Emphasis added. In the United States, I've noticed libertarian think tanks putting "geographic regions ahead of individual fulfillment" as a rule. State policy is paramount. There are migration winners and losers. Outmigration is a problem that libertarian policies can address. The think tank sponsoring the above paper also has a history of talking out of both sides of its mouth:
It must be nice to work for AIMS. On one day you can complain about the government for trying to do things that restrict out-migration and on the other you can hammer them because of the results of out-migration. Cake and eat it too. Where do I sign up?
AIMS refers to Atlantic Institute for Market Studies. I'm convinced that AIMS is only interested in stopping government from picking winners and losers. I can see a possible thread of logical coherence. I don't see any evidence of AIMS making such a case. In fact, the author of the AIMS paper makes a strong argument for government intervention. Government should assist people, not attract industry. That's a heavy, visible hand guiding the labor market:
The most constructive people-oriented strategy of government should be to help create an inclusive labour force with appropriate skills and the flexibility to locate to where their personal economic and social wellbeing is maximized. If that proves to be outside the province, it may be a loss to Nova Scotia—but to those individual Nova Scotians it would be a personal gain.
Championing free trade and all that, I figure one is familiar with the concept of reciprocity. I guess not. Modelling the talent trade as a zero sum game is a mistake. Amusingly, AIMS is wide of the mark. The paper fails to move beyond criticism of the status quo and point the region in a more constructive direction. I doubt AIMS gets much traction.
Once again, Brooklyn gentrification to the rescue:
There are numerous reasons for the disappointing employment stats. For one thing, Brooklyn’s young companies often appeal only to niche markets, usually people like their owners. For another, they benefit from the technology-improved productivity of manufacturing throughout the United States; it takes fewer workers to produce beer or chocolate than it did in the past. And if the firms do grow and hire a lot more workers, chances are that they’ll relocate. It’s extremely expensive and endlessly aggravating to transport raw materials into, and finished products out of, a borough strangled by the Brooklyn-Queens Expressway. Young businessfolks also face the familiar hurdles of all New York City firms: high taxes and burdensome regulations. It’s enough to bum out even the most idealistic hippie-entrepreneur.
This is a great example of legacy thinking, stubborn mesofacts obscuring a geography of opportunity. Brooklyn's most important product is talent. The borough is a factory and the widget is people. The raw material is the well-educated, the value add result is a successful freelancer. From the Free Exchange blog:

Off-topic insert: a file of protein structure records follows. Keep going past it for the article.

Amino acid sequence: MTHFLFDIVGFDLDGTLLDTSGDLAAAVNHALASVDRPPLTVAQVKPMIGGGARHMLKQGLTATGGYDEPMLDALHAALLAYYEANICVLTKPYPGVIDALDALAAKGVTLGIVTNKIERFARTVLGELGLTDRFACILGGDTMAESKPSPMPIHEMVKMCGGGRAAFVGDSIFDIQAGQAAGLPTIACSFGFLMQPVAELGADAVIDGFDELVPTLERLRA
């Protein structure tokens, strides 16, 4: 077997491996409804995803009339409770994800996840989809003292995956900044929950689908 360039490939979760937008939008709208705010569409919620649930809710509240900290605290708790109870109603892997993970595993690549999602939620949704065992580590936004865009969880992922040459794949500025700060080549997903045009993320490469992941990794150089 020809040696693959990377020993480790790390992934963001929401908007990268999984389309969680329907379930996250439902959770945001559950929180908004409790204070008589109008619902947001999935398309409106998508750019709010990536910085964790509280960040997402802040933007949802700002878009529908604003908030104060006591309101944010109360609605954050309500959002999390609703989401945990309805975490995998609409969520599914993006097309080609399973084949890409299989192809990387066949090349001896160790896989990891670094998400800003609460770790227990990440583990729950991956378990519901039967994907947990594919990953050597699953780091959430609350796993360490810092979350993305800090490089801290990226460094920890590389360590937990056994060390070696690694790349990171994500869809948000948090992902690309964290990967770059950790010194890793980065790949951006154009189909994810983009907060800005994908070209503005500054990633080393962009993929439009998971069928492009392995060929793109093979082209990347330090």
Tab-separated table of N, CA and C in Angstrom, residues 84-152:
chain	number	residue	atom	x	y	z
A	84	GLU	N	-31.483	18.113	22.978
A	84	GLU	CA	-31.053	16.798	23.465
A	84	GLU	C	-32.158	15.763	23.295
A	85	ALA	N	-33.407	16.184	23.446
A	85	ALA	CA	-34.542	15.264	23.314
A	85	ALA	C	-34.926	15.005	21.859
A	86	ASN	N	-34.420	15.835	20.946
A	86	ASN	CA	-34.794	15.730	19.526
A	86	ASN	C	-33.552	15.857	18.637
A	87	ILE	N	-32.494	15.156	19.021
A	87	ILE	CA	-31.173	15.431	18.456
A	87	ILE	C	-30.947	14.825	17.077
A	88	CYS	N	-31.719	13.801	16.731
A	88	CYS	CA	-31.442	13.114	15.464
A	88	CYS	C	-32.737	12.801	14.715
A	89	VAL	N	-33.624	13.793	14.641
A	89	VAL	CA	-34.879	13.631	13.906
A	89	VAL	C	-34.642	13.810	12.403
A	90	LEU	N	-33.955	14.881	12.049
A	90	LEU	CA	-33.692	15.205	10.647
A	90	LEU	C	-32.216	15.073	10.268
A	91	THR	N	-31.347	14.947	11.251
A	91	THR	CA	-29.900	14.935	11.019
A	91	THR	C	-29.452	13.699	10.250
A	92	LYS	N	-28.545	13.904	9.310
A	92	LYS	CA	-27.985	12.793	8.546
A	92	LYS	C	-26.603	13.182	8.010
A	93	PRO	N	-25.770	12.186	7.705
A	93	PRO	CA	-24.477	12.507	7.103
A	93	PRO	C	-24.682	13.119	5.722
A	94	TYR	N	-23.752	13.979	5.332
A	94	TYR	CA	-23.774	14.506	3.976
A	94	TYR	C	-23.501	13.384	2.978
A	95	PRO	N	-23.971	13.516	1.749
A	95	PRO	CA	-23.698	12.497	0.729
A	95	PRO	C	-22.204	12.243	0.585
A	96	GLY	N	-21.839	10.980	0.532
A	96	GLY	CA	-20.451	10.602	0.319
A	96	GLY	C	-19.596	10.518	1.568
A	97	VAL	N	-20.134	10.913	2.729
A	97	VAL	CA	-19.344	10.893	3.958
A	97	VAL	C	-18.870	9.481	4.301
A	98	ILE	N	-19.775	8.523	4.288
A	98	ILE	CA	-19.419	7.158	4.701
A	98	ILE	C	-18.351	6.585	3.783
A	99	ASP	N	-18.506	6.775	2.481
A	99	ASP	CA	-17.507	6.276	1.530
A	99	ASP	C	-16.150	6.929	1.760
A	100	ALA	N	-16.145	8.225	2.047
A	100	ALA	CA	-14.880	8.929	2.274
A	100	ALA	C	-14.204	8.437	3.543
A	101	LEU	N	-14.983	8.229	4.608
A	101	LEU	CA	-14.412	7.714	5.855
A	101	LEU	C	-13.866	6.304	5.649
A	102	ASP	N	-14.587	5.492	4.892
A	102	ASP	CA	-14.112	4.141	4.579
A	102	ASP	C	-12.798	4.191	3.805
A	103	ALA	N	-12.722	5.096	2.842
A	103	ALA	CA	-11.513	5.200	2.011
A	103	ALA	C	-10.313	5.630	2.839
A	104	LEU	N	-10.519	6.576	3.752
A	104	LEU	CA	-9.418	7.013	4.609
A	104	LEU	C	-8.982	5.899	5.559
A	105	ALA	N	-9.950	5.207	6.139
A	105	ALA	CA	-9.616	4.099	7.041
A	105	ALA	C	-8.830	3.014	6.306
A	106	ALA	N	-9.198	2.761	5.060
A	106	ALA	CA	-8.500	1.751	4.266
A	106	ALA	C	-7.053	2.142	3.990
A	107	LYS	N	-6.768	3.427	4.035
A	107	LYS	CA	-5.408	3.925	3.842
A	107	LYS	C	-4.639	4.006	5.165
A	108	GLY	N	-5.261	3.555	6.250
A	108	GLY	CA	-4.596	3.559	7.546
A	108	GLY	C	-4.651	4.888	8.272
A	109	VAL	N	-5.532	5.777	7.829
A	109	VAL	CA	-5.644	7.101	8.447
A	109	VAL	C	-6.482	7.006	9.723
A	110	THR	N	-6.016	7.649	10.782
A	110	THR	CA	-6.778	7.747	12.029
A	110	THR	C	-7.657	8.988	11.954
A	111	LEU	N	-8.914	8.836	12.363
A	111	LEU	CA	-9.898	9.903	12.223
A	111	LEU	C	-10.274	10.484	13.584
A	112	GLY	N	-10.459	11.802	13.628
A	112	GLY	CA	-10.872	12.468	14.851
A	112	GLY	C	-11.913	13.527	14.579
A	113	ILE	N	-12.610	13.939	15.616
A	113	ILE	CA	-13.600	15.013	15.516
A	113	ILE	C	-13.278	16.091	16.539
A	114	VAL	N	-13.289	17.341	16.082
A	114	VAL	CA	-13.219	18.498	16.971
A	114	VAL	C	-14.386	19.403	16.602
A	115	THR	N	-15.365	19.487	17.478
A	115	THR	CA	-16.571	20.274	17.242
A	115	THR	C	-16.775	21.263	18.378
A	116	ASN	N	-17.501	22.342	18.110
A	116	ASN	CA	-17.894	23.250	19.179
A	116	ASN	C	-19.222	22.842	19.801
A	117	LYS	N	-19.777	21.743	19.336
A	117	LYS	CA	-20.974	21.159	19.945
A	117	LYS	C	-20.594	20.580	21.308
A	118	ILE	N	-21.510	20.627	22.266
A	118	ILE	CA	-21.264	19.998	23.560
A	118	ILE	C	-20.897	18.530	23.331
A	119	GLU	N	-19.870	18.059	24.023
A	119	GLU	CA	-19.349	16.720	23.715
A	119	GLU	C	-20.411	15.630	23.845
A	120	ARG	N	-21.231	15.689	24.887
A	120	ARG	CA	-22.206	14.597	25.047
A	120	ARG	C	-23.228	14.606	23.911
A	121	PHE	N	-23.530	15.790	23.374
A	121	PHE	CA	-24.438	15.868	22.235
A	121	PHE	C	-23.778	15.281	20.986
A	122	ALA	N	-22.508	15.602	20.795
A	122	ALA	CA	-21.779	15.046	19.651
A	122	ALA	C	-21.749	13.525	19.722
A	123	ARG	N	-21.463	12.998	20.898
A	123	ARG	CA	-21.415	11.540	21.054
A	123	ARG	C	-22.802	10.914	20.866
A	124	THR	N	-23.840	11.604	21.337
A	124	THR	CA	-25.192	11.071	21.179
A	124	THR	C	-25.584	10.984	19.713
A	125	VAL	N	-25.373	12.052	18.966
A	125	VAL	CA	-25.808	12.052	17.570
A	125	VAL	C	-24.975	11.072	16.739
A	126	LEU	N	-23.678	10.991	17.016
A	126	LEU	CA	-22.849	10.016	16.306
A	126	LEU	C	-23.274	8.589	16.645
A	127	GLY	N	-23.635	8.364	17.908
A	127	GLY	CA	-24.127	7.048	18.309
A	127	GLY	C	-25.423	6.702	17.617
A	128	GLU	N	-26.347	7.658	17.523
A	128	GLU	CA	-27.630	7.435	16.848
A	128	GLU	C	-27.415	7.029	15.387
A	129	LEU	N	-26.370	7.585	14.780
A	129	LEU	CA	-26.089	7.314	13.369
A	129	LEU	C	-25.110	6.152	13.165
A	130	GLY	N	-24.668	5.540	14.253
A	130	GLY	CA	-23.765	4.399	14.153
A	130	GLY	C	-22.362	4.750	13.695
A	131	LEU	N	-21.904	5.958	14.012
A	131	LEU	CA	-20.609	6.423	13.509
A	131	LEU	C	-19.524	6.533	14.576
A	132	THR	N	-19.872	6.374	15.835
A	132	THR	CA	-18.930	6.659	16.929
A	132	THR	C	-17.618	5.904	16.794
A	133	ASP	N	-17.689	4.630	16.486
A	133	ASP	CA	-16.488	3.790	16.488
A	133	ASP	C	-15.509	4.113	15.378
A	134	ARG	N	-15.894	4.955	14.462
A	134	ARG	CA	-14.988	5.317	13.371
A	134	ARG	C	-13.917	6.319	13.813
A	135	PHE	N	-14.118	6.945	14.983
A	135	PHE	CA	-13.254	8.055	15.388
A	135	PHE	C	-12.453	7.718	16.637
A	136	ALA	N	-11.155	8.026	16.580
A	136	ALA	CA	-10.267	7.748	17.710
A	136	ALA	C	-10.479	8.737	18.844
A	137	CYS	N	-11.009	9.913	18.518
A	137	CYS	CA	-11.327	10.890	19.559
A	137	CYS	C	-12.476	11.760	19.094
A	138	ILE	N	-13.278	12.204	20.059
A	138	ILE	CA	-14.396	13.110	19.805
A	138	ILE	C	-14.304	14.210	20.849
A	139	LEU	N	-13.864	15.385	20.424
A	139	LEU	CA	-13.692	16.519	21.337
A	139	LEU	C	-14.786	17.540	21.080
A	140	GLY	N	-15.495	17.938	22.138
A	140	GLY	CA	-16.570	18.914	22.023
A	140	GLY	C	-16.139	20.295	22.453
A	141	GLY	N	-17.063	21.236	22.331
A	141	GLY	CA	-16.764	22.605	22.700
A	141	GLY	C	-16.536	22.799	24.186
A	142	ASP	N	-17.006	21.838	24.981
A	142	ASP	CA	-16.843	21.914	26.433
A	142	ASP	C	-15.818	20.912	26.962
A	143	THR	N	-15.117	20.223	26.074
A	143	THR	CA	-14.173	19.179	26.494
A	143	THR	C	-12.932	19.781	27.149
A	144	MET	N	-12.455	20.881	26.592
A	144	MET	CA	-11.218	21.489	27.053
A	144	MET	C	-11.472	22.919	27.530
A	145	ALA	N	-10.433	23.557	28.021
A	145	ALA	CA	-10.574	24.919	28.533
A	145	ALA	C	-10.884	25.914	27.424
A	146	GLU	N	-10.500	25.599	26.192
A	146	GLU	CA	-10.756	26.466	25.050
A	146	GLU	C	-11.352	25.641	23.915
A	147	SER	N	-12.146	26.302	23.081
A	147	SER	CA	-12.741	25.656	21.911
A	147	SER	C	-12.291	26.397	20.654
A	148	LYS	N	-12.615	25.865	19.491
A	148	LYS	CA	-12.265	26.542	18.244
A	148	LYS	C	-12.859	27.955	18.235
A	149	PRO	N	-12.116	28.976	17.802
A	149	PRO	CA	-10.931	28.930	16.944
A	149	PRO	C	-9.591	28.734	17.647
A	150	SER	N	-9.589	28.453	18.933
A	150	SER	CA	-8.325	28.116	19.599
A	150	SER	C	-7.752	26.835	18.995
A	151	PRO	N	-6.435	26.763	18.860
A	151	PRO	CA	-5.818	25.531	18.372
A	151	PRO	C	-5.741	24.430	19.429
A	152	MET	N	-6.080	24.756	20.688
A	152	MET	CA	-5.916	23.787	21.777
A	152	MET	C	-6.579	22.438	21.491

What Mr Katz describes is a world where a good job is not lifetime employment, where your employer takes care of you from age 20 until death (with a very generous pension). He describes people responsible for their own economic destiny. That may seem unsettling, because the old regime appeared to offer more stability, though that stability may have been an illusion. Actually the new way may offer more certainty because people look out for themselves, rather than being vulnerable to changes that impact their employer. The nature of work constantly evolves. The company man was a post-war construct. The self-sufficient artisan is actually more consistent with historical labour markets.I think this bodes well for the younger generation. Having spent most of the 1990s hearing that my generation was made up of lazy, slackers doomed to failure (we showed them!), I hate it when uniform characteristics are foisted on an entire generation. But I did enjoy Noreen Malone’s recent New York Magazine article chronicling her generation’s economic woes. Millennials get a lot of grief for allegedly being hard-working, yet entitled and self-involved. But in order to build your human capital and be that modern, competitive worker it seems you must believe you’re a little special. The company man was content to be a cog in the machine, the modern worker must take pride in his talents.
Emphasis added. A better Brooklyn means a better workforce. In order to build your human capital, you move from Paducah, KY to Williamsburg. You become a successful freelancer and then return home to raise a family, bringing your Brooklyn network with you. Those Brooklyn-born firms that do grow have to relocate somewhere.